'Because Internet,' A Guide To Our Changing Language, LOLWhether you're extremely online or still confused by how a simple period can be interpreted as passive-aggressive, linguist Gretchen McCulloch has a guide to how our on-screen speech is morphing.
The Internet has become a place where we cultivate relationships. Through quick messages that we type with our thumbs on our phones, we keep in touch with friends and family; we flirt and fall in love.
And the potential for miscommunication abounds. Who among us hasn't wondered whether a message in ALL CAPS meant it was especially urgent? Furious? Or just enthusiastic?
The linguist Gretchen McCulloch aims to clear some things up with her new book, Because Internet: Understanding the New Rules of Language. The "new" rules, she says in an interview, are "emergent."
"So the old rules are these top-down, 'here's how you use an apostrophe,' 'here's how you use a semicolon' type of thing," McCulloch says. "The new rules are about: How are other people going to interpret your tone of voice? ... The old rules are about using language to demonstrate intellectual superiority, and the new rules are about using language to create connection between people."
McCulloch says a lot of the confusion stems from the fact that people read Internet writing differently, depending on when they first went online. She gives NPR a few examples.
On the changing use of LOL
There's a difference between how these different groups use "LOL" ... the acronym which initially stood for "laughing out loud." And if you talk to people in some of these older generations who are, you know, have been using the Internet for 20 years but came online in a less social space, they see it: OK, here's an acronym; they're told it is an acronym; it must mean "laughing out loud." And so they still use it as actual laughter. Whereas when you talk to the youngest groups, LOL may have meant laughter for a very short period of time, but that laughter quickly became aspirational — you know, "Oh, that is kind of funny." And then it became not even real laughter at all. It became more a marker of irony or softening or "I'm not angry at you," "I'm not feeling hostile" — you know, these additional subtle social meanings.
And for the youngest group of people, there's no literal meaning left to LOL at all. ... It's a filler that specifically indicates that there's some sort of double meaning to be found. ... If I say something that could be interpreted as rude or hostile like, "Oh, I hate you" — if I say "I hate you LOL," now I'm joking, so it's fine. I'm not laughing out loud while I hate you, like in a malicious sort of way; I'm undermining my message and saying "I hate you LOL [but I'm not serious about it]." But in the inverse, if you say "I love you LOL," that doesn't soften the message any more. Now that means "Oh no, I fake-love you," like I'm being quite mean about that. So it's not always a softener — it just hints toward some sort of double meaning, which could be good or bad.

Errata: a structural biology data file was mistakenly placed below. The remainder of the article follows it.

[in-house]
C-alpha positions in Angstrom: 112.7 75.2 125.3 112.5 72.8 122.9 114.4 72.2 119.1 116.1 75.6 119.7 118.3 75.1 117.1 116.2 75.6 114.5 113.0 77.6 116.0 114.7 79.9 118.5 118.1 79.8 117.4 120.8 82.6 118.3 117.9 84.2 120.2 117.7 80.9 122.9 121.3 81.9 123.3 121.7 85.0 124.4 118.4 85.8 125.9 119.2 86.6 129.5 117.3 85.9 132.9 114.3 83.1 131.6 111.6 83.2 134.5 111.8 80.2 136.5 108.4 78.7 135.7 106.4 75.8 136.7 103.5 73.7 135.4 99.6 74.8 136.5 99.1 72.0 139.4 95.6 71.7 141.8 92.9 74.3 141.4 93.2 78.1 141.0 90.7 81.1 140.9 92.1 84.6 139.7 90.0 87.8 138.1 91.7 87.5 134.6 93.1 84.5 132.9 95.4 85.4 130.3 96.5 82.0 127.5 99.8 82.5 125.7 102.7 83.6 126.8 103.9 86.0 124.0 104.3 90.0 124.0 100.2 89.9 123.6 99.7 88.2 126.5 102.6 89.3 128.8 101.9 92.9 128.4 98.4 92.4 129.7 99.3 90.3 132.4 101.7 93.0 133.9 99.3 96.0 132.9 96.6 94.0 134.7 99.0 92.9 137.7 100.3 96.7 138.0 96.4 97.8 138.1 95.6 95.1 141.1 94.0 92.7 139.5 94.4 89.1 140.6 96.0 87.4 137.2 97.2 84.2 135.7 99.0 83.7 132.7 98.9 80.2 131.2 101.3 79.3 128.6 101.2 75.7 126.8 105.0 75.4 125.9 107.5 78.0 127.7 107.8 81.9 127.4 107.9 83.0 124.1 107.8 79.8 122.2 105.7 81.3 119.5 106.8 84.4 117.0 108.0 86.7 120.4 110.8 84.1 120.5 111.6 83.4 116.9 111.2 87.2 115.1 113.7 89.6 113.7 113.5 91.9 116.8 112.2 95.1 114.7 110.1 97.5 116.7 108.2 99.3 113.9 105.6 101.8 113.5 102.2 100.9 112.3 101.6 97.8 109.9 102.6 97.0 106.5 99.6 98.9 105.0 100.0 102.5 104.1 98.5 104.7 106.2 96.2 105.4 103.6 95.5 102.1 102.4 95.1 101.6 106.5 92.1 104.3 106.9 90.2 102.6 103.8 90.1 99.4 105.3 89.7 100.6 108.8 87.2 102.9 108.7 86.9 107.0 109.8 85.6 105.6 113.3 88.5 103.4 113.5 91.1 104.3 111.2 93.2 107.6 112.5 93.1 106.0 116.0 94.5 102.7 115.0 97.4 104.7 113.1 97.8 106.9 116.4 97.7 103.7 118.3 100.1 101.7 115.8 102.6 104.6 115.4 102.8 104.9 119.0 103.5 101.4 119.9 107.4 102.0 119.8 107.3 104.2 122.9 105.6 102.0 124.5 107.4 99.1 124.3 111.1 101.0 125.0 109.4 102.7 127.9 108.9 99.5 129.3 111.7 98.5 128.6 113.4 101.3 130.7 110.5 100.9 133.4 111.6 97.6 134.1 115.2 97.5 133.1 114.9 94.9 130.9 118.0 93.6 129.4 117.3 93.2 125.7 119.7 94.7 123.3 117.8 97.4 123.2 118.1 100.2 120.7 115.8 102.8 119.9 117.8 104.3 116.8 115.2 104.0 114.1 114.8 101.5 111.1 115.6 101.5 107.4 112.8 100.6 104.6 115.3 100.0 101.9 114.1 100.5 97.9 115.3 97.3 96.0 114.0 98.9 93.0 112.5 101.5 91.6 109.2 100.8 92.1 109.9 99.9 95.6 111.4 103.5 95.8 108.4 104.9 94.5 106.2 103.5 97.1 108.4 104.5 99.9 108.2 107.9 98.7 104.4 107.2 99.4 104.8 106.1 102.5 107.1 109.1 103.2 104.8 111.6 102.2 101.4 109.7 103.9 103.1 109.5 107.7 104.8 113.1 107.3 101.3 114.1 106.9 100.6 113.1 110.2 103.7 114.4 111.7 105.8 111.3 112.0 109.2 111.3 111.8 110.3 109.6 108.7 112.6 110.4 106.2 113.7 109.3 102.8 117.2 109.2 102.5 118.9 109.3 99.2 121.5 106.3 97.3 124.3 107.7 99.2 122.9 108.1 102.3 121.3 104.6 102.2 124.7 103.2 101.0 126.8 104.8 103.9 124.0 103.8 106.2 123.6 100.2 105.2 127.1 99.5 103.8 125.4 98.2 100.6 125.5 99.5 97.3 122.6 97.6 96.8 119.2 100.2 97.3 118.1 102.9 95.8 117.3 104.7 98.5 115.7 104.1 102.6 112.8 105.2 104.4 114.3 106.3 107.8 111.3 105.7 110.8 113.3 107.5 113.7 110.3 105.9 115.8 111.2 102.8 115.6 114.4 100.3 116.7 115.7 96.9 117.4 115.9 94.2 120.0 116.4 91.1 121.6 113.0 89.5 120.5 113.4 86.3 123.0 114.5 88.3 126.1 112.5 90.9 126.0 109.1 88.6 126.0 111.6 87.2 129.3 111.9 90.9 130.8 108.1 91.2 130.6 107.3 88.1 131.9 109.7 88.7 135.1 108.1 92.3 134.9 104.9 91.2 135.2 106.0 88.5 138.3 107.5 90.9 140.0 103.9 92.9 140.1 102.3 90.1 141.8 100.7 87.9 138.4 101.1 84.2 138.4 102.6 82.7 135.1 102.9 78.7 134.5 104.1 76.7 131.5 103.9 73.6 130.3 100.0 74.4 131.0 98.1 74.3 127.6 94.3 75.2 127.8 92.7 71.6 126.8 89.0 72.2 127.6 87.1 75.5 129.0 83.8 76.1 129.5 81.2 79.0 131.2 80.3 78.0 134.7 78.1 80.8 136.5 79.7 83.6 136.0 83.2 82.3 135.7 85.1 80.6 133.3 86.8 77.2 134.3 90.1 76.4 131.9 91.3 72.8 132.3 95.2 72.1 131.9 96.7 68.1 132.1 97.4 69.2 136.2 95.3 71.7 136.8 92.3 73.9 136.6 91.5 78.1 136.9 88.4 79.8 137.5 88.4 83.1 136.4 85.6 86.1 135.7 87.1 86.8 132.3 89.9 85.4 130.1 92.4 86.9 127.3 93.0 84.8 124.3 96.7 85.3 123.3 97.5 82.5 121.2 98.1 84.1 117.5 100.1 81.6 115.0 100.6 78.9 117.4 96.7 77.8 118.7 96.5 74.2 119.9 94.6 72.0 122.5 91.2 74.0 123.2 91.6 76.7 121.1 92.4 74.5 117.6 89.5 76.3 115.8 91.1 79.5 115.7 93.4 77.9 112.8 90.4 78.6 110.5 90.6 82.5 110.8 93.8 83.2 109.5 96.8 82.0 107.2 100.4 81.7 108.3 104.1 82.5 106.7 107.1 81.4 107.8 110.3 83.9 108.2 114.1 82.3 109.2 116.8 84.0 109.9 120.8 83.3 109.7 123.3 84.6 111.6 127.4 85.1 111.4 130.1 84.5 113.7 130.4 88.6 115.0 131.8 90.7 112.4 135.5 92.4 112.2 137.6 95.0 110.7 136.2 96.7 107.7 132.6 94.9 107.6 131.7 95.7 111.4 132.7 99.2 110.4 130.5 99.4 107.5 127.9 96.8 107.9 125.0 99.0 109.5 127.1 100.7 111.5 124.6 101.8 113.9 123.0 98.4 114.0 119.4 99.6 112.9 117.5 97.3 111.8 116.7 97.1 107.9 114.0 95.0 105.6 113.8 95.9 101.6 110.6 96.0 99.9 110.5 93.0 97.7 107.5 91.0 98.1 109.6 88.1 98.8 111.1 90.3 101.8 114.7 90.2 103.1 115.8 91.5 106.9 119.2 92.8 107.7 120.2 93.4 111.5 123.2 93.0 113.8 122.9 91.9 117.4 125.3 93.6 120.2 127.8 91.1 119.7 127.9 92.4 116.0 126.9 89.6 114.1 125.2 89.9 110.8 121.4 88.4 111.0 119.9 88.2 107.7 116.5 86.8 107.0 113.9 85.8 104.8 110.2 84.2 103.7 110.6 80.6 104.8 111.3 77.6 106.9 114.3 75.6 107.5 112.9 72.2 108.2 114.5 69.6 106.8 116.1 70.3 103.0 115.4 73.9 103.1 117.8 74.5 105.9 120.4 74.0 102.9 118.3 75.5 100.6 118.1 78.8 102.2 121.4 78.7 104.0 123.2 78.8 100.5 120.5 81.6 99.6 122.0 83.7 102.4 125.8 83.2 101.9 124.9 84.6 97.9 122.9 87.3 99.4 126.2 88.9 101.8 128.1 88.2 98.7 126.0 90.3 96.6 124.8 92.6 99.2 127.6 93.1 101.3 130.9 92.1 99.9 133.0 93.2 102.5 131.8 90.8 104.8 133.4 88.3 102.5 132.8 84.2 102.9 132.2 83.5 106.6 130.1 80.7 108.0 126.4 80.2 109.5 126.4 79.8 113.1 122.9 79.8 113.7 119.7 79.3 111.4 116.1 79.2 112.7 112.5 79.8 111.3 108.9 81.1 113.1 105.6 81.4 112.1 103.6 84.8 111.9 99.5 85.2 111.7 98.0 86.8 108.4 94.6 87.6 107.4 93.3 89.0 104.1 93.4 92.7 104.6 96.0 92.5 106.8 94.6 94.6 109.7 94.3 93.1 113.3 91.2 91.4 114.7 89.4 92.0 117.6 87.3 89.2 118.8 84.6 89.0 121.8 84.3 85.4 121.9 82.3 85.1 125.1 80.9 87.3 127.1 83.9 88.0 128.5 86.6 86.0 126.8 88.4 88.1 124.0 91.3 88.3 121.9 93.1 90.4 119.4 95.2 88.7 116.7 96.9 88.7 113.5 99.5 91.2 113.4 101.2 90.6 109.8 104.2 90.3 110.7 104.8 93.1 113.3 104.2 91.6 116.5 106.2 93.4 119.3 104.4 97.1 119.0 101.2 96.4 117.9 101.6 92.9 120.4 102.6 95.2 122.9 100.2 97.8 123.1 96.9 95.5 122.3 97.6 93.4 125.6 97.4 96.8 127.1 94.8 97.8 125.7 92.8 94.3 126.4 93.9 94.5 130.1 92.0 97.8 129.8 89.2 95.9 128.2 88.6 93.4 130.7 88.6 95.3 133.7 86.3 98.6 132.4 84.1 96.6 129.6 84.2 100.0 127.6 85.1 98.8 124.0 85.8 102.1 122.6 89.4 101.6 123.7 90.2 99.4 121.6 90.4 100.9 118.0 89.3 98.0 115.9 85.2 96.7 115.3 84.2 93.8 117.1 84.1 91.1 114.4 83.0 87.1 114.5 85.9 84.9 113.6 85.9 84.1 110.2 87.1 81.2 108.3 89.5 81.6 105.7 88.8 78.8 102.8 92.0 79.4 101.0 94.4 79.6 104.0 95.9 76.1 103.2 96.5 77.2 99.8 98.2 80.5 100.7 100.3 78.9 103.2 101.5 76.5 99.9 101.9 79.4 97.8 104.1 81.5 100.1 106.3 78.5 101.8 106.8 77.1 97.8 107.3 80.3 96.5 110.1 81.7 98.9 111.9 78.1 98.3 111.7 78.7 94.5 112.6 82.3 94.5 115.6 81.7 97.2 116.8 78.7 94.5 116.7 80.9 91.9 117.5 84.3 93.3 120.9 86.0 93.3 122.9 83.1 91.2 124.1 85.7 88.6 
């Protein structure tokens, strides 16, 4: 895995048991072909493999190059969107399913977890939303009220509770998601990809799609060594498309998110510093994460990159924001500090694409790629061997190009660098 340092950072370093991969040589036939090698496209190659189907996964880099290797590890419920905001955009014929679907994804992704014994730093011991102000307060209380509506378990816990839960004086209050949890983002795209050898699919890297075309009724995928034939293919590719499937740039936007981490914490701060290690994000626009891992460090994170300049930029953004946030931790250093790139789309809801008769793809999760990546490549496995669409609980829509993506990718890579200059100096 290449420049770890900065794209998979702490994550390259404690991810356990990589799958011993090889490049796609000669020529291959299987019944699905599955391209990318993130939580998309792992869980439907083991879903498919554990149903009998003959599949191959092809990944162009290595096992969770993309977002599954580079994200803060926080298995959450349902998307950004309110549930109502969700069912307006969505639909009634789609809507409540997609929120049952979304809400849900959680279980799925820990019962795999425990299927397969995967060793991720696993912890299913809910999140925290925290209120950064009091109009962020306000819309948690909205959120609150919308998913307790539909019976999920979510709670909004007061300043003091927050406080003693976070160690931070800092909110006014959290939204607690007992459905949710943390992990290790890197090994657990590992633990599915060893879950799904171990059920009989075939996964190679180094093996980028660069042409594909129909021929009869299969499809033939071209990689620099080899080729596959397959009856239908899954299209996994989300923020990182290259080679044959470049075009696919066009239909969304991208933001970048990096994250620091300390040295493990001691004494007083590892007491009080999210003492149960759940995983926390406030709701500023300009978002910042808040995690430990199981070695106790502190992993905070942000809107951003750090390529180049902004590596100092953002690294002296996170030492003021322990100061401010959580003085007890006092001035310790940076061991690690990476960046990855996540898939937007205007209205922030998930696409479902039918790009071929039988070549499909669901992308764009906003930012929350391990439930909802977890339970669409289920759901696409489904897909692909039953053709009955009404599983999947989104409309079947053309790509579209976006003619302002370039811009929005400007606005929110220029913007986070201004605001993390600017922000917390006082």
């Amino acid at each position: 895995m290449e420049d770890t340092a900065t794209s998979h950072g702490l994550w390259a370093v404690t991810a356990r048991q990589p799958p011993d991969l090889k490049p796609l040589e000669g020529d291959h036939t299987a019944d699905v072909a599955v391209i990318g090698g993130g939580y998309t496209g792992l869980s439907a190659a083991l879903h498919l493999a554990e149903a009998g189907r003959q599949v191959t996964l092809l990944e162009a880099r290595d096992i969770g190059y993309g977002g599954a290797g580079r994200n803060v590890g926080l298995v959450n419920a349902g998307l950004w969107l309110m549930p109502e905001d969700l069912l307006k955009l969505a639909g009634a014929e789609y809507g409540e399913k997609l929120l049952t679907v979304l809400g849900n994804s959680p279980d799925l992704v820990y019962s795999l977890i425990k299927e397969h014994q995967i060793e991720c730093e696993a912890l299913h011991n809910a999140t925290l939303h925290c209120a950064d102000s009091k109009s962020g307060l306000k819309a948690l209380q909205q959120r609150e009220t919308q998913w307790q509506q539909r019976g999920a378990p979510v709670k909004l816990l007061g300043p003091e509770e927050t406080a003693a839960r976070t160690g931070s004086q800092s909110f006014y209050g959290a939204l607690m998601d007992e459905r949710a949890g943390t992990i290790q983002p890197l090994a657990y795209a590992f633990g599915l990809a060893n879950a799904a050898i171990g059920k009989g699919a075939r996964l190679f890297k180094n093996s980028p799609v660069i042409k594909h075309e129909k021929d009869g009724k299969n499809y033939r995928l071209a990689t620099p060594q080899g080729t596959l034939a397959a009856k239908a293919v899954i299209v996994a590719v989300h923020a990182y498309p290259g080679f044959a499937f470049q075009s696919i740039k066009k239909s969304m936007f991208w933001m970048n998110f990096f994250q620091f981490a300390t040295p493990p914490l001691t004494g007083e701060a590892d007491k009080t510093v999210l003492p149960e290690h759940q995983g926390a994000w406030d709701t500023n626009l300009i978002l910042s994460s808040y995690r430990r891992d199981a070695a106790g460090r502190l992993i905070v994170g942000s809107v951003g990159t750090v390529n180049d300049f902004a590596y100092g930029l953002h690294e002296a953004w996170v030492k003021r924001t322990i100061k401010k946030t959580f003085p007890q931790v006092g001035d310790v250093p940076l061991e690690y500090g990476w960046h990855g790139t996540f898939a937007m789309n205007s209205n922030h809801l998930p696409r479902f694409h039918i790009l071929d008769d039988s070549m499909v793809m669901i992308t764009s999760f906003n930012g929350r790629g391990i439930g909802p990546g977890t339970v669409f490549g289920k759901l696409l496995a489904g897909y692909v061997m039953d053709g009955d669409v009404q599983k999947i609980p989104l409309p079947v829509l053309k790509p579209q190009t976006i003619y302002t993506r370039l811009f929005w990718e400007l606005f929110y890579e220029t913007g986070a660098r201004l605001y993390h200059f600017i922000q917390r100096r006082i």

On the passive-aggressive period
The period is such an interesting new battleground for Internet language because there's definitely a traditional use which is still found in formal writing. You know, the book contains many periods, and they're not passive-aggressive because it's a formal context. But in an informal context, you don't need the period anymore to distinguish between one sentence or one phrase and the next because you're just going to hit "send" in a chat context. You can just send the message. ... And that makes your messages easier to read than this massive wall of text, particularly on a tiny screen.
And yet that means that the period is now open and available for taking on other sorts of meanings and other connotations. And one of those is that very sense of formality — and you know when you read a formal sentence ... and making your voice deeper at the end of the sentence, like you conventionally do with a period in formal writing, adds a note of solemnity or finality or seriousness to what you're saying. ... But the problem is if you say "OK, sounds good." — and you add that note of seriousness — now you've got positive words and serious punctuation, and the clash between them is what creates that sense of passive aggression.
On the construction "because [noun]," which gives the book its title (Because Internet)